A year later, Mallika is still eating sugar and hasn’t lost those extra kilos. Nor has she got more organized or initiated great changes in the world. But during this time, she learned who she is, and accepted her true self – the Mallika who’s wise, talented, uncertain, silly, strong, quiet, capable of being wounded. Her mission now is to let that person be, at every moment, as loving, joyful and present as possible. Everybody wants to find out who we really are. In living every day with the best, the most precious intentions, we find our path in life.
There are a lot of studies on intention, though science still hasn’t supplied hard evidence of the effectiveness of the practices connected with it. But the connection between convictions or beliefs and our health has been demonstrated multiple times – if only in the placebo, which helps treat mild symptoms of depression and can mitigate the symptoms of Parkinson’s disease, Crohn’s disease and dementia. Since our thoughts affect our bodies, why not take advantage of this? That’s what Mallika’s asking. Why not think about your intentions and the means of accomplishing our goals, if in this way we can take better care of ourselves and our loved ones? Maybe these practices will make us better people, better parents, friends and colleagues. If all of us make the effort, maybe the world around us will become a little bit better?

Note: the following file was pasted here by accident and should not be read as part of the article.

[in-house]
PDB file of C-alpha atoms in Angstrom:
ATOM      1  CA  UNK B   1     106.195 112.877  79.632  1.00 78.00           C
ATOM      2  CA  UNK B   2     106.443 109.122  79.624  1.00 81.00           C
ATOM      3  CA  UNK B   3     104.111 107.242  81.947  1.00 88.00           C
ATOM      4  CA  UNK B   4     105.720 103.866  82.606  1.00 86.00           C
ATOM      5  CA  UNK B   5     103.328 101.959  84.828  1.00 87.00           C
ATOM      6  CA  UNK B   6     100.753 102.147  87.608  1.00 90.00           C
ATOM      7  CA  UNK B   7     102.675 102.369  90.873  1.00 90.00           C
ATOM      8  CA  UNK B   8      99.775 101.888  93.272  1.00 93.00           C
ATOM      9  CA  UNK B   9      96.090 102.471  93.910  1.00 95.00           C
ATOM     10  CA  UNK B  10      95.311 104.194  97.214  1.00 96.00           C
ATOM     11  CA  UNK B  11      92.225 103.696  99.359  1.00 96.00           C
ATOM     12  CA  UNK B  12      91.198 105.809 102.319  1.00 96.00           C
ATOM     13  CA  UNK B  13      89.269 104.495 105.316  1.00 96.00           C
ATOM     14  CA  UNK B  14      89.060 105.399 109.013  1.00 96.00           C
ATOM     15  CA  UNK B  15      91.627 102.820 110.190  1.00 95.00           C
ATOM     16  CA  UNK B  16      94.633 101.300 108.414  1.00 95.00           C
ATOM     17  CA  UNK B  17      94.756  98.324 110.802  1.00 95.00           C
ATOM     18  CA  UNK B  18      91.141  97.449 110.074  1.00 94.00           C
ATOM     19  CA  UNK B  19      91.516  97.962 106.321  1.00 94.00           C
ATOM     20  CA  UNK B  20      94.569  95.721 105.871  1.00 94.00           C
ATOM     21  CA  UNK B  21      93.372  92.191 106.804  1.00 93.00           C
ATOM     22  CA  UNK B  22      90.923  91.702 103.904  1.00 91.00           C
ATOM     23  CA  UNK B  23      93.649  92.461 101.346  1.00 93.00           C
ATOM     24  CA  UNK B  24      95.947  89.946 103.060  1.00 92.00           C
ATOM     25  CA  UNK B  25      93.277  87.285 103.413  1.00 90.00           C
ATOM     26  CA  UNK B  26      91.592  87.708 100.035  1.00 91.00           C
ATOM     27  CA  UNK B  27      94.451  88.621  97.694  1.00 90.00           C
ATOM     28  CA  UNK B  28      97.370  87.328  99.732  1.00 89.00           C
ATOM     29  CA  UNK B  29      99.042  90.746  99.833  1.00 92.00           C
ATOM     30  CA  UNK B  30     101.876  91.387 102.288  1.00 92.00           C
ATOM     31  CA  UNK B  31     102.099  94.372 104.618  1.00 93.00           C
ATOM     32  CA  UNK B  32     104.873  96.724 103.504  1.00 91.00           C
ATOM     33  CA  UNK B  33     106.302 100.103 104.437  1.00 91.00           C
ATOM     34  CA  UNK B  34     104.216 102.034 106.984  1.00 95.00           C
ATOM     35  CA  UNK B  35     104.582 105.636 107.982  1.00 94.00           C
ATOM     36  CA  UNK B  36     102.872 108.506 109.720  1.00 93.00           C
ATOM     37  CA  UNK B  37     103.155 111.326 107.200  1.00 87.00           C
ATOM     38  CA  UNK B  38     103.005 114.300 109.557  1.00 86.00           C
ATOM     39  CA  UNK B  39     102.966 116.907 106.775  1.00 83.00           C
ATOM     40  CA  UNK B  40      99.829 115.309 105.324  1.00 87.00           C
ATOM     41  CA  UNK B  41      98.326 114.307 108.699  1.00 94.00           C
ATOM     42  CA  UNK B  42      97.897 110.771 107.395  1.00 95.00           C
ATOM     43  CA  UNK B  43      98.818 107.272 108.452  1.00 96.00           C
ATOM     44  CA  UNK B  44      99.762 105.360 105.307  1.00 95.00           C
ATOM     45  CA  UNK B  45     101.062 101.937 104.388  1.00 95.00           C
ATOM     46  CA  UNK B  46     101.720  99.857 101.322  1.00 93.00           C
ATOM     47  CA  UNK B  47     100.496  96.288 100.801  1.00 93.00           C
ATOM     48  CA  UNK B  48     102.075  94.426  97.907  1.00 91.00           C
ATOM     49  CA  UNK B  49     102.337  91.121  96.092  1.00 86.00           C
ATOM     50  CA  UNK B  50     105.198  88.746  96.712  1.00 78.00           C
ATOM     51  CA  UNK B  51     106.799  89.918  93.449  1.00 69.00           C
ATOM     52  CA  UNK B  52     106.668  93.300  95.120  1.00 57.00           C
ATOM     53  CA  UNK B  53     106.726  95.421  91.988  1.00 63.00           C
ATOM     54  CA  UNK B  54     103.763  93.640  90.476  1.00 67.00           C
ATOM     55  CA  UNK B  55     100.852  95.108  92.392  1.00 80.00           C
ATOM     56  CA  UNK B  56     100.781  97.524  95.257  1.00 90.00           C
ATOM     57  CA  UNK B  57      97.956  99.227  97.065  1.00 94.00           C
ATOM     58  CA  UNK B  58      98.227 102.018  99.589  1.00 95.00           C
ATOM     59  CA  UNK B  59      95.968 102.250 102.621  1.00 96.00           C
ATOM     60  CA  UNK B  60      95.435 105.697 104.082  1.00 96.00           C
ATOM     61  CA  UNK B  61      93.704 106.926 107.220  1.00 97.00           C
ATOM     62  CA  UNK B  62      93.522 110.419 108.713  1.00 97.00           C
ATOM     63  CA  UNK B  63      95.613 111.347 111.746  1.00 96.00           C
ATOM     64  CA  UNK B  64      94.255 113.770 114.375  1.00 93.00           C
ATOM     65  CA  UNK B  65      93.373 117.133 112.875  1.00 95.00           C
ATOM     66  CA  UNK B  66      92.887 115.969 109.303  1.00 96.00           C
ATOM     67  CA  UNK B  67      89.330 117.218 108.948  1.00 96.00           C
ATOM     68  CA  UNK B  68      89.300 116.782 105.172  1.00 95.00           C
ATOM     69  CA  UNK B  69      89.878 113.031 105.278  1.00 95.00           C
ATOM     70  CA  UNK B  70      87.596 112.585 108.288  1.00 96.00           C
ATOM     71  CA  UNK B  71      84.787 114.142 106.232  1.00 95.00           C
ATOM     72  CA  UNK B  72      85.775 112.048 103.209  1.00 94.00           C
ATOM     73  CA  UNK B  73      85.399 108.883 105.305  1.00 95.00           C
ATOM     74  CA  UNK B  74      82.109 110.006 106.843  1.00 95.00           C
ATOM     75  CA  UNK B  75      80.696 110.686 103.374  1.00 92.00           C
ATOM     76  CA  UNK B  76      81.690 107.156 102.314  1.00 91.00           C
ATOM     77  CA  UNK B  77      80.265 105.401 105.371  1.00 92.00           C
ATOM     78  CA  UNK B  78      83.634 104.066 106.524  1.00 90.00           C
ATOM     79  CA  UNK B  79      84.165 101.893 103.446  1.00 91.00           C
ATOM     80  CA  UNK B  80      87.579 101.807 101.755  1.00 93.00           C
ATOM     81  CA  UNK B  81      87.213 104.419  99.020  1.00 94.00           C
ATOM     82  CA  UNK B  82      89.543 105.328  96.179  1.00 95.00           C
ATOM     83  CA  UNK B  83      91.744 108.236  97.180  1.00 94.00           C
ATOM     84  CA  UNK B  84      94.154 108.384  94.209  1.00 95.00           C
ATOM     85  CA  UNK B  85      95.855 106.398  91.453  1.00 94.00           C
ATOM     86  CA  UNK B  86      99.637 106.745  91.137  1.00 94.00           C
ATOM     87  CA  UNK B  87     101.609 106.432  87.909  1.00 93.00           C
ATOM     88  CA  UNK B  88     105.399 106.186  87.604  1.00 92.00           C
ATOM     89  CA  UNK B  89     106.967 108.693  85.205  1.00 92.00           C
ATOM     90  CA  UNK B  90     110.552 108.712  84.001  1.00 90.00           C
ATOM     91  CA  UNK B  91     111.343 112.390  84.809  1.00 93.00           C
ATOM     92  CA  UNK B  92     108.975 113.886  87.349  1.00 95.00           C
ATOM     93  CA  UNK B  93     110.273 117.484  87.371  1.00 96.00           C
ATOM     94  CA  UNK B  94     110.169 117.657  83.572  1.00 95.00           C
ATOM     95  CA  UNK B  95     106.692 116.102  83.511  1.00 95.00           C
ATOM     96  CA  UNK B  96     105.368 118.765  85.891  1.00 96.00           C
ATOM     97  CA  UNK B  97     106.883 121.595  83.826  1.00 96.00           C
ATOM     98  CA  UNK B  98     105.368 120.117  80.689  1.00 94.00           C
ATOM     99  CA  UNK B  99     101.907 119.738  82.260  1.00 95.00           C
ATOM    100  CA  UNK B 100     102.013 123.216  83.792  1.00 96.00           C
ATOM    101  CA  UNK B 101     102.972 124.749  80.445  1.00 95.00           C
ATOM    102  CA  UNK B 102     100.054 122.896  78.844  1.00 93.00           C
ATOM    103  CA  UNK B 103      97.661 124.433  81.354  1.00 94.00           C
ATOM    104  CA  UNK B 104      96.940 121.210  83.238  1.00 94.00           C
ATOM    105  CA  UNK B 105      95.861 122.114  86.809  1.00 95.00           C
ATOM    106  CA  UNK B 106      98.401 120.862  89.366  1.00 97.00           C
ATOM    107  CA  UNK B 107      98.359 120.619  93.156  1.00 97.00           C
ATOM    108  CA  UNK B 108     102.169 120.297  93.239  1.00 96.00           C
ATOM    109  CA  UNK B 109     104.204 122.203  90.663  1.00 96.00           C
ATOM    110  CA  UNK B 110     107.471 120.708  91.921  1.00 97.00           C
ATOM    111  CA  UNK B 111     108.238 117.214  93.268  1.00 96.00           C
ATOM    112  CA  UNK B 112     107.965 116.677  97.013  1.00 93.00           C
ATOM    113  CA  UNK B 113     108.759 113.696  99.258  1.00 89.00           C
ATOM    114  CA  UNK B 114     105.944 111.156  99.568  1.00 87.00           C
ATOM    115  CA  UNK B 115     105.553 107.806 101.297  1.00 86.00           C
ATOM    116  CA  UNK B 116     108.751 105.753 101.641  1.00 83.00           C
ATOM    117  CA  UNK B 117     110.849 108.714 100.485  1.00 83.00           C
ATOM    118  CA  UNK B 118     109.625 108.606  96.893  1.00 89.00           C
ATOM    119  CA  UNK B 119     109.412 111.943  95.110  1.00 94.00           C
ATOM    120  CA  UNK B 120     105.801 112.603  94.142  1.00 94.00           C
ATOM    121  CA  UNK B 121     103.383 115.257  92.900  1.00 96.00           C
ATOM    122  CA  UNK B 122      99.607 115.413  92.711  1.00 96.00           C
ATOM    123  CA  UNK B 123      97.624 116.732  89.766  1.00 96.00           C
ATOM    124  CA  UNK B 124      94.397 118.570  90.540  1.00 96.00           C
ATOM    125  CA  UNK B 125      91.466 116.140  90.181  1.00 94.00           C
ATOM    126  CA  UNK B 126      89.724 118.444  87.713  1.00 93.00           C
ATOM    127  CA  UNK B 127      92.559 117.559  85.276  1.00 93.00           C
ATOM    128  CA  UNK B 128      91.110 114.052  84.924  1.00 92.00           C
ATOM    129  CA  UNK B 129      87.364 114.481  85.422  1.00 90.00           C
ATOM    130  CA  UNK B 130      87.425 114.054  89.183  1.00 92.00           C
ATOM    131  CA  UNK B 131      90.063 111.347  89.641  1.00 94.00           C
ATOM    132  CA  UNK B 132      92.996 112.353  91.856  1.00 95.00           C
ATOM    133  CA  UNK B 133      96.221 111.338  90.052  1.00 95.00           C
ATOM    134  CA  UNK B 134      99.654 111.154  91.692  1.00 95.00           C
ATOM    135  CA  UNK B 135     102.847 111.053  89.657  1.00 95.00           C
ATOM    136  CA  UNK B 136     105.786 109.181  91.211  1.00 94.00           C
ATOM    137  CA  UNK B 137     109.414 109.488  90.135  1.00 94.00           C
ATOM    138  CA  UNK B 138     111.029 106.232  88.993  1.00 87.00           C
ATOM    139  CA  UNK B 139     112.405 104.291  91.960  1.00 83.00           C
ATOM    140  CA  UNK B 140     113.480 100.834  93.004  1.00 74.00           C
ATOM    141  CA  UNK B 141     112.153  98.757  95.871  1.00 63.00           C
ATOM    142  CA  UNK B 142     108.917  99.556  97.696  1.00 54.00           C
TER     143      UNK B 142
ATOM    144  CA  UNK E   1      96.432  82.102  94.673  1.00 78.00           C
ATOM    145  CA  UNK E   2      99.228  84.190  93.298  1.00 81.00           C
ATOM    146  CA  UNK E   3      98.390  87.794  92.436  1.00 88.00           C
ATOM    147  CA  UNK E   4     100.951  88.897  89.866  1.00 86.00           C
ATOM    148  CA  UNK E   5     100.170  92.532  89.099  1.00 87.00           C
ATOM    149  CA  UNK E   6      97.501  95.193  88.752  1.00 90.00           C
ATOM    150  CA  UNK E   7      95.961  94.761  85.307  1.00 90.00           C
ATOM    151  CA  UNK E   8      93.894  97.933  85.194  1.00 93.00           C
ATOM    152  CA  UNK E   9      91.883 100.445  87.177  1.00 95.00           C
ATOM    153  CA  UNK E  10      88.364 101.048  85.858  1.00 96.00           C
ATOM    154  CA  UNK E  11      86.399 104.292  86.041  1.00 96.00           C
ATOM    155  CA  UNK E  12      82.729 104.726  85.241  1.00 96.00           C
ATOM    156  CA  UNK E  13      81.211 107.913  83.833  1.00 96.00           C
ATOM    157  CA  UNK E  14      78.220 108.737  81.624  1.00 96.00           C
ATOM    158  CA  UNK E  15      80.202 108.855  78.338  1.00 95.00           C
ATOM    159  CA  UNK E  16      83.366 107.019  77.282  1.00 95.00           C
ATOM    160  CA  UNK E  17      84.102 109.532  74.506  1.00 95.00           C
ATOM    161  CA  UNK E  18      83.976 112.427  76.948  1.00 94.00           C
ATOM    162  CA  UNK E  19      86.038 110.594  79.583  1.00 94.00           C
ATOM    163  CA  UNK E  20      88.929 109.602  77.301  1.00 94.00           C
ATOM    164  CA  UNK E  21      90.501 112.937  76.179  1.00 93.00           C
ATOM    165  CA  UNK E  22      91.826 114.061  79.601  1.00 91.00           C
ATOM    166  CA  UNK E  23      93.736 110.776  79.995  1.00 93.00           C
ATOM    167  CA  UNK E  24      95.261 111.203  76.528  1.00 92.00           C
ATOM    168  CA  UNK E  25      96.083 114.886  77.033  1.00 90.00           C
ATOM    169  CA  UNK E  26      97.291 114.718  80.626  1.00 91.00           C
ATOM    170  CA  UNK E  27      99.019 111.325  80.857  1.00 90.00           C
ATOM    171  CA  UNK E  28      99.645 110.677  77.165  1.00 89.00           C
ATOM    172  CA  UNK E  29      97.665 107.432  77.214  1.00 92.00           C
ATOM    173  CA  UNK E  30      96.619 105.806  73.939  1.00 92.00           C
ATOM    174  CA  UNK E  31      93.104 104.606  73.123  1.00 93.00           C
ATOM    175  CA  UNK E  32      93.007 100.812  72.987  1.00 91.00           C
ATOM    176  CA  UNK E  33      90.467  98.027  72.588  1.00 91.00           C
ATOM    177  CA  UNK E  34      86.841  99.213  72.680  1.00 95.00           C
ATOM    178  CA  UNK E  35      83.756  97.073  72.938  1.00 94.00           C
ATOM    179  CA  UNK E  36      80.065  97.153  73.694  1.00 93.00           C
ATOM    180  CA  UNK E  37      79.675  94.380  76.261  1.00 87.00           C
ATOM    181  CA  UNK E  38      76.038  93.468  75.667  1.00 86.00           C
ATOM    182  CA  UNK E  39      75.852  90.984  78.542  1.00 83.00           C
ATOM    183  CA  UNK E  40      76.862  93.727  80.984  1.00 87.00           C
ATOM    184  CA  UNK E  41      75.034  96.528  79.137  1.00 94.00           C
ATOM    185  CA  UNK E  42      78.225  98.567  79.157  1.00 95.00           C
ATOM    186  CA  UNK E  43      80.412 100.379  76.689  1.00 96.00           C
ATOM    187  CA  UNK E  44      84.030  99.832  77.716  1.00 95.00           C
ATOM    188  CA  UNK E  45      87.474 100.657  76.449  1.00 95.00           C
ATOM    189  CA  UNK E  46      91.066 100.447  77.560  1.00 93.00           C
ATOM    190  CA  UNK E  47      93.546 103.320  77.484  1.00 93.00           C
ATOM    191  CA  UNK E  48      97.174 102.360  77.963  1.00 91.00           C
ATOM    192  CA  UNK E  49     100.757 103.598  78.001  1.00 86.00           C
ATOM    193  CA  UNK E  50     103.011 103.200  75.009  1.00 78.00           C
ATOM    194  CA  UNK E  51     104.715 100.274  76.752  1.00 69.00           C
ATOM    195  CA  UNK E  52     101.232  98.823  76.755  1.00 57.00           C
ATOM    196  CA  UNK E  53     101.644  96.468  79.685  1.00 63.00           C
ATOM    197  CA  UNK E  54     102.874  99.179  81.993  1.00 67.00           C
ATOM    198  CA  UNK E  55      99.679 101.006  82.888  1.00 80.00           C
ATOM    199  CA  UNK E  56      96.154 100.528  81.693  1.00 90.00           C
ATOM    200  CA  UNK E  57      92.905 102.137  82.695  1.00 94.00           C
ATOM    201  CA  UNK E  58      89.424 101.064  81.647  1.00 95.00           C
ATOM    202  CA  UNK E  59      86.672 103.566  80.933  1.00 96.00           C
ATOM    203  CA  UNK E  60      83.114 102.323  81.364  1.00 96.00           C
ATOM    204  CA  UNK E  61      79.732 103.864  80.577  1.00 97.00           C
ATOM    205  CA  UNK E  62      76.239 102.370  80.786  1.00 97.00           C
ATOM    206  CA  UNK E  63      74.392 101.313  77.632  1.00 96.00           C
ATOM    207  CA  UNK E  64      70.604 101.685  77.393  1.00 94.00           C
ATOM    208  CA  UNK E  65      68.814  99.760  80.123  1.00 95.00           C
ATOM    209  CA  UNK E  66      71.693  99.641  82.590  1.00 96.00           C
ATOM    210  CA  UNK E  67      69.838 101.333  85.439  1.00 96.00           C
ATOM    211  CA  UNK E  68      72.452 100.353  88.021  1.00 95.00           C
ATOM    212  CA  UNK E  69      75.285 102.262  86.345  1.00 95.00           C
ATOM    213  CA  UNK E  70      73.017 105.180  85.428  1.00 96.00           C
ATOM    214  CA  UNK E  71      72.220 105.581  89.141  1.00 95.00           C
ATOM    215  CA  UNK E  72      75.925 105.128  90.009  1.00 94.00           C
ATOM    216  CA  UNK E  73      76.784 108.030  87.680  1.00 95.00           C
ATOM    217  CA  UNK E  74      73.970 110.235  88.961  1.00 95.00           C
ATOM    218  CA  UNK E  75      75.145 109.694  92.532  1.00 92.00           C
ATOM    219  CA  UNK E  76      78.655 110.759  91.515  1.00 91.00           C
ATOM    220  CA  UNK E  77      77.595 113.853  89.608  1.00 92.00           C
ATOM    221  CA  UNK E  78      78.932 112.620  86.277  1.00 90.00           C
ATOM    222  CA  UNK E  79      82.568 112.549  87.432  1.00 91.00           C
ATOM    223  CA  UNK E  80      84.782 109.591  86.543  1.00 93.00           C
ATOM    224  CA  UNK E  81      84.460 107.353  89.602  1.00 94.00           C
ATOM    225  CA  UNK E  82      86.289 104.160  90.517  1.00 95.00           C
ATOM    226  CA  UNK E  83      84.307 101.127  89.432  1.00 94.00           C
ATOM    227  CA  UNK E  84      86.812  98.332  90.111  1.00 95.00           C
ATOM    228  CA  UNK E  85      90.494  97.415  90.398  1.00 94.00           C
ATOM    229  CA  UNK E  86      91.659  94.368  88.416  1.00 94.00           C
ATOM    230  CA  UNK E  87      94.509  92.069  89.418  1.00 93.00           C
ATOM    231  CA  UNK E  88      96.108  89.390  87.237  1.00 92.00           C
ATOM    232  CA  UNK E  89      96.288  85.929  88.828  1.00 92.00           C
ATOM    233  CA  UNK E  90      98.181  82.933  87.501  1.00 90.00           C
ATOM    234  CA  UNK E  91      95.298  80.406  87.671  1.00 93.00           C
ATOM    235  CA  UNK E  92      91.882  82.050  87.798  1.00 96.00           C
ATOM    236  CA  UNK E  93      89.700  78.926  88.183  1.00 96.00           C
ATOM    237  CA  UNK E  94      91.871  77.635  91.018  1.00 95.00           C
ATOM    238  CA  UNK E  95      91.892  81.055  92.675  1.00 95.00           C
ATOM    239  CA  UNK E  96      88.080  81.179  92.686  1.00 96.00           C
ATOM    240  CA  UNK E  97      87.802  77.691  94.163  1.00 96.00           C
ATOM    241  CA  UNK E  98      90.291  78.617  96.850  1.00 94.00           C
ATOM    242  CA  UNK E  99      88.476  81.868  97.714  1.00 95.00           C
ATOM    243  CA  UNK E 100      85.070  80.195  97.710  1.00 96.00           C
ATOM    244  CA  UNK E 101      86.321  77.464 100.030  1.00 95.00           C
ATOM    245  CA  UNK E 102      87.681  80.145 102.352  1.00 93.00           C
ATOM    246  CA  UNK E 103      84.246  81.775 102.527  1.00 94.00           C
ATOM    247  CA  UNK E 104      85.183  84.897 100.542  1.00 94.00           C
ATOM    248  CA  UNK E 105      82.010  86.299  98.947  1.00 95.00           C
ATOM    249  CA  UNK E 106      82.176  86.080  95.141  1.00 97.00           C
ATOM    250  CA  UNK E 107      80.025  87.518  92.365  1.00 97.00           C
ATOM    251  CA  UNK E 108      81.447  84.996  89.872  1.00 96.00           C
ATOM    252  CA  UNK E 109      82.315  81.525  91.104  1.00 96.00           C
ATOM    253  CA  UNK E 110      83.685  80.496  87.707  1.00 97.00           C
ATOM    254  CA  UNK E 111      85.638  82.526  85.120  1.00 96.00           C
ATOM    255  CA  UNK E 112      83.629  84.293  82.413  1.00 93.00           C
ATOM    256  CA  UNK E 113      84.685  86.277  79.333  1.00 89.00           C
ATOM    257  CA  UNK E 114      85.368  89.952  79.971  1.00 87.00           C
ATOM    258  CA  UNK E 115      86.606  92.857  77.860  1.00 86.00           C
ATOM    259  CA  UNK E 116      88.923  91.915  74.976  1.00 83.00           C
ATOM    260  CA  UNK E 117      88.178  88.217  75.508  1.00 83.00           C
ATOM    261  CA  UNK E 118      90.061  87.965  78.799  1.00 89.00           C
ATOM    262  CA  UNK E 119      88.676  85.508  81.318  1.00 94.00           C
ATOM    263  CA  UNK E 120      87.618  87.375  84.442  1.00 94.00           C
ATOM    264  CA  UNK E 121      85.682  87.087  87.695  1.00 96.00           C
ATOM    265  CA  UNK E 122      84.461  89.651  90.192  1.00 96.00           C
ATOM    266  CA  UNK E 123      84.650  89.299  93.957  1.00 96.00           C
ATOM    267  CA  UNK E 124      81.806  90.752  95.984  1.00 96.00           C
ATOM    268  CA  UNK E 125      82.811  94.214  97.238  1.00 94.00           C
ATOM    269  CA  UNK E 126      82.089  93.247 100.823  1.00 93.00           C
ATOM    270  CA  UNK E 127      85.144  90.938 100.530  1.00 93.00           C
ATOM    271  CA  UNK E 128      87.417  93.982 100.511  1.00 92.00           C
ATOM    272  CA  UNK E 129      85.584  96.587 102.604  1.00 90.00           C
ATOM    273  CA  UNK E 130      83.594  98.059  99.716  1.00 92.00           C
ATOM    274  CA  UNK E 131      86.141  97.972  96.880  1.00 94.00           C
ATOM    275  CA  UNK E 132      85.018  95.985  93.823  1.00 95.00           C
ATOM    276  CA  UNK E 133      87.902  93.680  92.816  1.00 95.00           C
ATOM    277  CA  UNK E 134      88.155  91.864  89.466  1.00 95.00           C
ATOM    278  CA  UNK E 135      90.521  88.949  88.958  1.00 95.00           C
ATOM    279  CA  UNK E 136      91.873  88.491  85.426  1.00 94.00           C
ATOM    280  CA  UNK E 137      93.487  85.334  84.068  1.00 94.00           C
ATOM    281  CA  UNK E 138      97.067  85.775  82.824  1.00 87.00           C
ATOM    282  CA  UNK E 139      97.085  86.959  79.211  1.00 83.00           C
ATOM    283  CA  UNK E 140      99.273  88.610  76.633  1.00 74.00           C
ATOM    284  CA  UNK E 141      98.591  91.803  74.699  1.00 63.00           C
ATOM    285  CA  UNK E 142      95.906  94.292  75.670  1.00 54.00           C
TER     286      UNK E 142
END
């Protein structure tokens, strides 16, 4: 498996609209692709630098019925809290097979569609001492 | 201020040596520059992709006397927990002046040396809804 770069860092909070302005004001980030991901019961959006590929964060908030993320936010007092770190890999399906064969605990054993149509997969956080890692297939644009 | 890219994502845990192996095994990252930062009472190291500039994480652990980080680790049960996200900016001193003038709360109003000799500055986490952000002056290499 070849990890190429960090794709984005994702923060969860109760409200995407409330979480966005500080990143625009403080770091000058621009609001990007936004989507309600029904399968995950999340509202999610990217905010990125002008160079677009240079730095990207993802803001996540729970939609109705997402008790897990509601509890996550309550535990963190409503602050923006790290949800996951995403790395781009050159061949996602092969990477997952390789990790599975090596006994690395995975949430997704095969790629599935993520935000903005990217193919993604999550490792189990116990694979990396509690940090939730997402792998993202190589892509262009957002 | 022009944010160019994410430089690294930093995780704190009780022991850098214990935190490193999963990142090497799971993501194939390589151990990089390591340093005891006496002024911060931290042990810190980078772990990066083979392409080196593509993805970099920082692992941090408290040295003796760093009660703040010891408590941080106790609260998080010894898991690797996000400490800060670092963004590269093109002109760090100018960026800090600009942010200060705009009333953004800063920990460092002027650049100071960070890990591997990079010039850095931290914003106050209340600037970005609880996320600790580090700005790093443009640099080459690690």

Questions for balance
Practical steps to changing your lifestyle. Don’t give rational answers; feel them.
In a given area, am I suffering or blossoming?
Do I feel rested?
Am I sleeping properly?
Am I eating enough healthy, energy-giving meals?
Am I moving enough?
Do I have healthy relationships in my family, with my friends, in my community?
Do I like my job and what I do every day?
Do I feel financially secure?
Am I getting enough intellectual stimulation over the course of – let’s say – a week?
Am I laughing and having fun?
Do I feel spiritually fulfilled?
Do I have a sense of meaning and purpose?
This article was based on sources including Mallika Chopra’s book Living with Intent: My Somewhat Messy Journey to Purpose, Peace and Joy (2015), her TEDx San Diego talk Living with Intent (2015), her TEDx Berkeley talk (2013), her 2017 TEDx talk and her website intent.com.
Translated from the Polish by Nathaniel Espino